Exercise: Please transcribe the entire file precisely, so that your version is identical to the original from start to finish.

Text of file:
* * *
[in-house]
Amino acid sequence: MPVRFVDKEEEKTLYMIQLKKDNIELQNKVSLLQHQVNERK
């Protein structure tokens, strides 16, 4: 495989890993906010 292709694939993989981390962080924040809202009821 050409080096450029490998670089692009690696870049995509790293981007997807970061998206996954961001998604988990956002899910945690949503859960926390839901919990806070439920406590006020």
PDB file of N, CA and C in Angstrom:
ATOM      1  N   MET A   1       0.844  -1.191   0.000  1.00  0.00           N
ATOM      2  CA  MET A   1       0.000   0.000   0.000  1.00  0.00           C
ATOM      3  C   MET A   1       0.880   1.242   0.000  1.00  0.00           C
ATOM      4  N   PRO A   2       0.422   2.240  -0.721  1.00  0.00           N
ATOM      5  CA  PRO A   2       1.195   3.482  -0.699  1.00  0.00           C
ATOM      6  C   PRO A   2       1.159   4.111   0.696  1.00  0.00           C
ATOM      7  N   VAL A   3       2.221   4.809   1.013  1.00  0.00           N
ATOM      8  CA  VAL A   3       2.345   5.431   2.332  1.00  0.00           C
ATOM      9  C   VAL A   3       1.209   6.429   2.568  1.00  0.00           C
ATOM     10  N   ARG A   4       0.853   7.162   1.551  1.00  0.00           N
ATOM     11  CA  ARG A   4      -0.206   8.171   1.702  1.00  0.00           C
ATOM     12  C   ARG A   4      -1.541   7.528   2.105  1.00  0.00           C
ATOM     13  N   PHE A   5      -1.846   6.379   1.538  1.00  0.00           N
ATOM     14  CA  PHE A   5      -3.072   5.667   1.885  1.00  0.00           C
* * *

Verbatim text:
[in-house]
Amino acid sequence: MPVRFVDKEEEKTLYMIQLKKDNIELQNKVSLLQHQVNERK
């Protein structure tokens, strides 16, 4: 495989890993906010 292709694939993989981390962080924040809202009821 050409080096450029490998670089692009690696870049995509790293981007997807970061998206996954961001998604988990956002899910945690949503859960926390839901919990806070439920406590006020």
PDB file of N, CA and C in Angstrom:
ATOM      1  N   MET A   1       0.844  -1.191   0.000  1.00  0.00           N
ATOM      2  CA  MET A   1       0.000   0.000   0.000  1.00  0.00           C
ATOM      3  C   MET A   1       0.880   1.242   0.000  1.00  0.00           C
ATOM      4  N   PRO A   2       0.422   2.240  -0.721  1.00  0.00           N
ATOM      5  CA  PRO A   2       1.195   3.482  -0.699  1.00  0.00           C
ATOM      6  C   PRO A   2       1.159   4.111   0.696  1.00  0.00           C
ATOM      7  N   VAL A   3       2.221   4.809   1.013  1.00  0.00           N
ATOM      8  CA  VAL A   3       2.345   5.431   2.332  1.00  0.00           C
ATOM      9  C   VAL A   3       1.209   6.429   2.568  1.00  0.00           C
ATOM     10  N   ARG A   4       0.853   7.162   1.551  1.00  0.00           N
ATOM     11  CA  ARG A   4      -0.206   8.171   1.702  1.00  0.00           C
ATOM     12  C   ARG A   4      -1.541   7.528   2.105  1.00  0.00           C
ATOM     13  N   PHE A   5      -1.846   6.379   1.538  1.00  0.00           N
ATOM     14  CA  PHE A   5      -3.072   5.667   1.885  1.00  0.00           C